In the first post of the low mapping rate series I started off by describing a problem at the data processing level in a dataset. In the coming few posts I will focus on a particular dataset and iteratively increase the mapping rate due to different factors.
The data is from our study of CD4+ immune response to Malaria infection. In the study we first performed the experiment using the Fluidigm C1 system with the SMARTer kit, then we replicated the results using Smart-seq2 in microwell plates. Here I will use the Smart-seq2 data.
This data have a particularly large range of mapping rates for the individual cells, evenly distributed between 1% and 70%.
Ribosomal RNAs are highly abundant in cells, though unlike mRNA these are not polyadenylated. Since (almost) all scRNA-seq protols make use of oligo-dT sequences to reverse transcribe RNA to cDNA this is not a big issue.
The RNA component consists of a number of rRNA genes, repeated in chunks in various locations of the genome. These genes are 5S, 5.8S, 28S (all parts of the large subunit), and 18S (small subunit). In particular, 18S have a couple of (relatively short) stretches of poly-A in its sequence. My theory is that when the amount of mRNA is very limited in a sample the olig-dT binds these small stretches and the 18S gets reverse transcribed.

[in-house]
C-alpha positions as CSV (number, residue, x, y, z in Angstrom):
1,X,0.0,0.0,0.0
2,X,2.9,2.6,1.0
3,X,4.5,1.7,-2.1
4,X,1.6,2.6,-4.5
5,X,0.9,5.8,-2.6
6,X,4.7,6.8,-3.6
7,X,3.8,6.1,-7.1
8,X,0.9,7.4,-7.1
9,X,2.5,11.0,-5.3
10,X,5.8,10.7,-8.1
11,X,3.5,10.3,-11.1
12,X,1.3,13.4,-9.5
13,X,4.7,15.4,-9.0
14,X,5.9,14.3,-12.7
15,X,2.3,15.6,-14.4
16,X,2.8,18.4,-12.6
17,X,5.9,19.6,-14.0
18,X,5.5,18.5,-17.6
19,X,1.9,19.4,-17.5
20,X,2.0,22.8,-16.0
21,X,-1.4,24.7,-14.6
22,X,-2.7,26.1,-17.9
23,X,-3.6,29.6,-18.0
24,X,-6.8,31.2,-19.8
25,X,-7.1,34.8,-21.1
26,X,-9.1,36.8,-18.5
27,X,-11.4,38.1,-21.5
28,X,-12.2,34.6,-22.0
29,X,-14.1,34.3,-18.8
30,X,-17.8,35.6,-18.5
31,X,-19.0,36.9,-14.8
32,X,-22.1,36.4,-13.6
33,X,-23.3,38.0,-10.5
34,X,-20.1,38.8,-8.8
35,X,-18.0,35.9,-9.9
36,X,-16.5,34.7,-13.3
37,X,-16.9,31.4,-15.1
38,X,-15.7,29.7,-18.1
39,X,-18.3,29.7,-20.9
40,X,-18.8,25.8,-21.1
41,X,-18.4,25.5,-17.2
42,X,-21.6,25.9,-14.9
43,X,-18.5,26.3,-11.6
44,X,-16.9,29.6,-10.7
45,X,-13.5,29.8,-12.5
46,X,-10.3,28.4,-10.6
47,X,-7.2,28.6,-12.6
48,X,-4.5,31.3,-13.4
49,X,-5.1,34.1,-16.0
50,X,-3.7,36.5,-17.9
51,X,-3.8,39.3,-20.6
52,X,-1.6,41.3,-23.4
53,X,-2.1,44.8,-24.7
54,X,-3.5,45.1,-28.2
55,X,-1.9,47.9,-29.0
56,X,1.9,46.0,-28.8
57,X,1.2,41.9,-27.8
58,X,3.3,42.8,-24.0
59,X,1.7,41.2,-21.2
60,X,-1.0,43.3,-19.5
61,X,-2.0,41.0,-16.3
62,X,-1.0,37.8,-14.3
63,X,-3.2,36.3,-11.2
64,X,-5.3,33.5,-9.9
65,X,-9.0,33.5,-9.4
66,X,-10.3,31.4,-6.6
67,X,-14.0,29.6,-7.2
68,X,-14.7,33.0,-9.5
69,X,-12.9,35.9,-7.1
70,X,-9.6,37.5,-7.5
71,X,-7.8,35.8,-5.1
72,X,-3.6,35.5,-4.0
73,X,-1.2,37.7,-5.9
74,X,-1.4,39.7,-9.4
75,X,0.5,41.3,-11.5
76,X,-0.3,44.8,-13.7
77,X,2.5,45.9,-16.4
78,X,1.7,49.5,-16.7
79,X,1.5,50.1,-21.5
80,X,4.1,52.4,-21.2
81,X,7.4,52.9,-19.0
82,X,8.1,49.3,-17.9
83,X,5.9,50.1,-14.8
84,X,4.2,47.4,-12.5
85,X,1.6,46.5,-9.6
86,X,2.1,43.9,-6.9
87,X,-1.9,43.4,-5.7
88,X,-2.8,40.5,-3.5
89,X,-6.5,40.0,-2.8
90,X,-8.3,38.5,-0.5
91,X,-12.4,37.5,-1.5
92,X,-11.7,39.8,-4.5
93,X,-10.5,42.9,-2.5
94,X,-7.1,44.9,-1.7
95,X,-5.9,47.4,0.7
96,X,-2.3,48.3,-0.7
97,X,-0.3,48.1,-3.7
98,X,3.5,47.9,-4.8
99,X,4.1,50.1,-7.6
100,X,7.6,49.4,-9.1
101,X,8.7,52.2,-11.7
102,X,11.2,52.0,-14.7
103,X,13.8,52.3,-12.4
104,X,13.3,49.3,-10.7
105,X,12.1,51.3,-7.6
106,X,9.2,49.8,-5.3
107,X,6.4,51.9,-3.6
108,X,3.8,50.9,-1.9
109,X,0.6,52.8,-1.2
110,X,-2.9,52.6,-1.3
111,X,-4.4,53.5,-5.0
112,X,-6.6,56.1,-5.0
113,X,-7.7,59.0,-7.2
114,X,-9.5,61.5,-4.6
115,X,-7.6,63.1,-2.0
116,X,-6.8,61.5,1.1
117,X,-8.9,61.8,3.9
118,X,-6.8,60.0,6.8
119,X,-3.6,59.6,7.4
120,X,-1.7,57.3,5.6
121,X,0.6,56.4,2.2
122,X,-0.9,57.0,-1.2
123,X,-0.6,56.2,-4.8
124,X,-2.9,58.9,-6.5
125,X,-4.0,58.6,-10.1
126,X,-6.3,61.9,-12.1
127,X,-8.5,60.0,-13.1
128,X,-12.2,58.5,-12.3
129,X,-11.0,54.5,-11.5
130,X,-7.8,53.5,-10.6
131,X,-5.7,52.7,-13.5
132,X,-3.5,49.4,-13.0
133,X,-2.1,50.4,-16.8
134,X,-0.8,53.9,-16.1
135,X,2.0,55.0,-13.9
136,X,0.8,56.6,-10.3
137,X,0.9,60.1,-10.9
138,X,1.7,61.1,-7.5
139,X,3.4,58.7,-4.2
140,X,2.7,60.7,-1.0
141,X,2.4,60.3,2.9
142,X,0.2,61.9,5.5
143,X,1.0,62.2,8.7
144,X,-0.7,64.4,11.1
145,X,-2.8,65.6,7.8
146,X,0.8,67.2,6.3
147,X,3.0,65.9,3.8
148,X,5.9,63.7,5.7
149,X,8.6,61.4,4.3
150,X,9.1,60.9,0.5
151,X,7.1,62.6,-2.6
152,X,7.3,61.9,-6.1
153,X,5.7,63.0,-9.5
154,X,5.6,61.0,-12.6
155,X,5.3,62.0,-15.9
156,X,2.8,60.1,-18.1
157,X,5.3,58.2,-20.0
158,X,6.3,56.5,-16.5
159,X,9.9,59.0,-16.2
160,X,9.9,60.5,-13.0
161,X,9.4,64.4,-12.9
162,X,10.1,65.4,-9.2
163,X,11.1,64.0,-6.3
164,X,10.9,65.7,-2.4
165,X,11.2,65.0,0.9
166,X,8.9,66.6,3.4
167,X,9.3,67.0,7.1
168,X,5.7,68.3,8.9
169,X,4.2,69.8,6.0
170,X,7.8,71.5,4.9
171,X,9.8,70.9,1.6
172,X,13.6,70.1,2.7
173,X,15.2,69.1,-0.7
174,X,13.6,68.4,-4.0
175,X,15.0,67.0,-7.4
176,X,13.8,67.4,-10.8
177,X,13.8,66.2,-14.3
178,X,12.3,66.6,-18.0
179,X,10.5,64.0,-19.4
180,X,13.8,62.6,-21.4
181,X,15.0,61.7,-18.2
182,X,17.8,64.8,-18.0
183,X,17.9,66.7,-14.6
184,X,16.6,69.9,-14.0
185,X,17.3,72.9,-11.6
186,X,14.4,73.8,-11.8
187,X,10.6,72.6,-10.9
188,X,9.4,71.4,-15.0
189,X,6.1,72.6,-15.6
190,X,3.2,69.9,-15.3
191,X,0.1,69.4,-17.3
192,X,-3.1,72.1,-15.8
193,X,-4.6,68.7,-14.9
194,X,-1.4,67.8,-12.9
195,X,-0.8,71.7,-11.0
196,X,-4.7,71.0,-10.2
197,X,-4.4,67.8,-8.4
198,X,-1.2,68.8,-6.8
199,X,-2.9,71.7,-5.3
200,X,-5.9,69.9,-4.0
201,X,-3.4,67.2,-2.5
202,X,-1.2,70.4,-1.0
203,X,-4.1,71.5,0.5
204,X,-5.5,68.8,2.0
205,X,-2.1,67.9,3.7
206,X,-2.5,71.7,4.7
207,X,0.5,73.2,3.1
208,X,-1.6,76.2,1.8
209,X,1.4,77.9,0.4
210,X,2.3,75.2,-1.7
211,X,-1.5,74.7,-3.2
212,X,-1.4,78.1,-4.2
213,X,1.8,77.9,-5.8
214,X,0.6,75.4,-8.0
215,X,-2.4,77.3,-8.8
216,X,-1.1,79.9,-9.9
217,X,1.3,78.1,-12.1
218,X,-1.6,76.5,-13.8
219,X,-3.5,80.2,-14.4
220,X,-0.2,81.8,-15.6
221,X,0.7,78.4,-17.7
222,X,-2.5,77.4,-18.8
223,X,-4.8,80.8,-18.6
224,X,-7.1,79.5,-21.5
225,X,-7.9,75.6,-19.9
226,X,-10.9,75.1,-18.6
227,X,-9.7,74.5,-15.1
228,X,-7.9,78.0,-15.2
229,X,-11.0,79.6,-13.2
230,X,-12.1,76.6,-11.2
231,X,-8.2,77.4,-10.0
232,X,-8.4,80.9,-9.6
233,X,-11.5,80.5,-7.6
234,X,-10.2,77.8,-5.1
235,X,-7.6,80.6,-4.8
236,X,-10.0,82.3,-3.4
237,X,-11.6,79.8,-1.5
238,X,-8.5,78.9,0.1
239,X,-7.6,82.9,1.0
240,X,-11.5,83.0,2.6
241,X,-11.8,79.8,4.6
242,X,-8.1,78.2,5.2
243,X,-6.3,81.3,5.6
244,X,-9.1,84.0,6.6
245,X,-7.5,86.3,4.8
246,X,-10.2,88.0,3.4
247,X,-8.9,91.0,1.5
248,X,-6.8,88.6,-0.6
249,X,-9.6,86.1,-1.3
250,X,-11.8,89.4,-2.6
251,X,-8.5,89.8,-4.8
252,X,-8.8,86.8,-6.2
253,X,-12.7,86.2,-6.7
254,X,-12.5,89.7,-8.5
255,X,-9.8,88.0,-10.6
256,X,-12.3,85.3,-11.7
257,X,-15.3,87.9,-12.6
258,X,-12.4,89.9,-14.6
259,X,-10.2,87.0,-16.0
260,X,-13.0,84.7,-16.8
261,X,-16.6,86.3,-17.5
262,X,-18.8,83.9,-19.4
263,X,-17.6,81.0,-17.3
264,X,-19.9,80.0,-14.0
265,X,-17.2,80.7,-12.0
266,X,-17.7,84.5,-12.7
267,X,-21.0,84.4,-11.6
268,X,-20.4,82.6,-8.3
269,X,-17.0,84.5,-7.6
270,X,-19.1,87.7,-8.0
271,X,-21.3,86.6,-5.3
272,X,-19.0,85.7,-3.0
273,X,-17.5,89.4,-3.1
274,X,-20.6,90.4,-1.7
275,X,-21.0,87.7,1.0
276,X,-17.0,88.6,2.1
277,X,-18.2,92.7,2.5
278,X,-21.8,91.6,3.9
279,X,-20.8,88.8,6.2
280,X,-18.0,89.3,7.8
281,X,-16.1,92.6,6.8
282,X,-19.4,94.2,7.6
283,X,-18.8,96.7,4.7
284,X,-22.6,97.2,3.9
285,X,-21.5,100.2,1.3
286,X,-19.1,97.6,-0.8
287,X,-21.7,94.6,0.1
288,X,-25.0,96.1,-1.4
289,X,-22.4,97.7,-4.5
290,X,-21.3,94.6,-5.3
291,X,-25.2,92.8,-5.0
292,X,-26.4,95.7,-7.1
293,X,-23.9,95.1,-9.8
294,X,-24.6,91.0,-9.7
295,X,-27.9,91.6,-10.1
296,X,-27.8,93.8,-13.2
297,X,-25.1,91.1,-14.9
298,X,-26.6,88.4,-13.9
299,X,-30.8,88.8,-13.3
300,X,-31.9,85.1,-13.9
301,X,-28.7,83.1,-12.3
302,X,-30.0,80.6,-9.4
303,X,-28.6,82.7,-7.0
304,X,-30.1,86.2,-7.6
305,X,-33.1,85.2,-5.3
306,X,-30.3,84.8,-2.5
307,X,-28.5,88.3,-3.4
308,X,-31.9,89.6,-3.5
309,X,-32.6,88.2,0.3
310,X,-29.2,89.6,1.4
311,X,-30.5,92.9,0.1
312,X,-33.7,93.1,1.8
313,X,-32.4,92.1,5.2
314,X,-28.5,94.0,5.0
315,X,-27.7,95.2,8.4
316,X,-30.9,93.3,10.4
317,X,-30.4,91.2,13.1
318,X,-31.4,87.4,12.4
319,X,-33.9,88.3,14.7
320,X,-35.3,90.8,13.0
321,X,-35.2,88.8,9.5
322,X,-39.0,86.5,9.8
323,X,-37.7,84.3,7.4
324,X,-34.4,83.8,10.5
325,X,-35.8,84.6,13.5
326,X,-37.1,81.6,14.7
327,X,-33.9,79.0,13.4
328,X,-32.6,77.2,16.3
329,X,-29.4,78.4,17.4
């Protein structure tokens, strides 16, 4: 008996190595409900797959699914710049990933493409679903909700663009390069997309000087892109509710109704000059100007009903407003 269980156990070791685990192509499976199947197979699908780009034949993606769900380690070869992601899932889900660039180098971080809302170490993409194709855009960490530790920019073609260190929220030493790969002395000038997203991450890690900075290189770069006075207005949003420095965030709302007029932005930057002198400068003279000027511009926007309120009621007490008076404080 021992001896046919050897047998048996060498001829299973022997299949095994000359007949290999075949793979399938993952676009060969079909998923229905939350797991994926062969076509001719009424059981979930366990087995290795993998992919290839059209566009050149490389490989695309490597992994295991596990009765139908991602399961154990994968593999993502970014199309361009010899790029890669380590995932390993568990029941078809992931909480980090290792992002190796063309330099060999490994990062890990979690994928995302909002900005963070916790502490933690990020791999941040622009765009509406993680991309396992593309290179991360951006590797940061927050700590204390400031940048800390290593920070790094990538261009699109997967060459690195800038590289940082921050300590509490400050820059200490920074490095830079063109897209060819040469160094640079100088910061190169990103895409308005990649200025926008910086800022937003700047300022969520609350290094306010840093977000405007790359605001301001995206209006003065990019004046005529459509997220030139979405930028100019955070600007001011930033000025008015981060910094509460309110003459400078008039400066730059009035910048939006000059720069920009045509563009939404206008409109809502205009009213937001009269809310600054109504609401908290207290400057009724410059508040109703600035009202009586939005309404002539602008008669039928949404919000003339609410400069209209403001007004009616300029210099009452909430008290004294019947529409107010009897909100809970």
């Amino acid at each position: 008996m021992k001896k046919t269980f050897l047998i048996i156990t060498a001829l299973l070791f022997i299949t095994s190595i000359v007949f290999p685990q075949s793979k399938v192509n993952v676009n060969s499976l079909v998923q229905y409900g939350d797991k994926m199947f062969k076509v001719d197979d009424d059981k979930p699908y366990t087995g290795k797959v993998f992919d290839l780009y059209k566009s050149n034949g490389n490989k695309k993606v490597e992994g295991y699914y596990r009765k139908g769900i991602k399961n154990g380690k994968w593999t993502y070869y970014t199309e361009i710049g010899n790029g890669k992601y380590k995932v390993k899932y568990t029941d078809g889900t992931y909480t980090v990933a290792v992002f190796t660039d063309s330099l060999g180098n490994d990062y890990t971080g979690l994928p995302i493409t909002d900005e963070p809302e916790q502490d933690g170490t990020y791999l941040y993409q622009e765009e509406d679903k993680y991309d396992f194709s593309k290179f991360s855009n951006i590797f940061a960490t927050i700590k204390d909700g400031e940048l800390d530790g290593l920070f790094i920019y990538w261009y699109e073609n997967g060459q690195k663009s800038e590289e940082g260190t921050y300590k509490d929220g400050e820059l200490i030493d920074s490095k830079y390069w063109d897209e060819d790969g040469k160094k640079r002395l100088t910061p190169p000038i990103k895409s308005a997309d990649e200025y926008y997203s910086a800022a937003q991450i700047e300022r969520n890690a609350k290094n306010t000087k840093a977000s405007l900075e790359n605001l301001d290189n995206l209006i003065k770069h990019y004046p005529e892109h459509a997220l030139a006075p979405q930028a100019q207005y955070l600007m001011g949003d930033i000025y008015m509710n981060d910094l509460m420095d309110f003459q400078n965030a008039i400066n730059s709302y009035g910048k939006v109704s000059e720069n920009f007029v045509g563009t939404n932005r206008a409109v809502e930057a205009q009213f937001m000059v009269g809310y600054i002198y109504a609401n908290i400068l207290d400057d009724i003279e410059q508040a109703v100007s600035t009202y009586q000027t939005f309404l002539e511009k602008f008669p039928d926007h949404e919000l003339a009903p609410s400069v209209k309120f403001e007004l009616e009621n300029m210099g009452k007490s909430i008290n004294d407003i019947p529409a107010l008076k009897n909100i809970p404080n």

To investigate this, I added the sequences of Rn5S, Rn5.8S, Rn18S, and Rn28S from mouse together with the GENCODE transcripts and ERCC spike-in sequences in a new reference, and reran all the samples through Salmon. On average this had the effect of increasing the mapping rate, with a number of samples having almost twice the mapping rate as before.
The data here consists of cells from many individual mice, from different time points in the infection with a couple of replicates. By necessity of the technology cells from each mouse and time point need to be sorted into individual microwell plates. From the quantified gene expression/abundance values we can compare the controbuting sources in each individual cell, stratified by plate to see if there are any trends.
ENSMUS corresponds to contribution from the mouse transcriptome. The different rRNA genes are indicated. Here we see that Rn18S is contributing far more than the other genes. It is also clear that different samples (plates) have different contributions of rRNA.
If you haven't included ribosomal RNA in you mapping reference and are working on mouse, a red flag for rRNA contamination is particularly high expression of genes called CT010467.1, AY036118, Erf1, or Gm42418. These genes overlap a region on Chromosome 17 which have particularly similar sequnce to 18S. I have seen many datasets where any of these genes are the top 3-4 most highly expressed genes in a cell.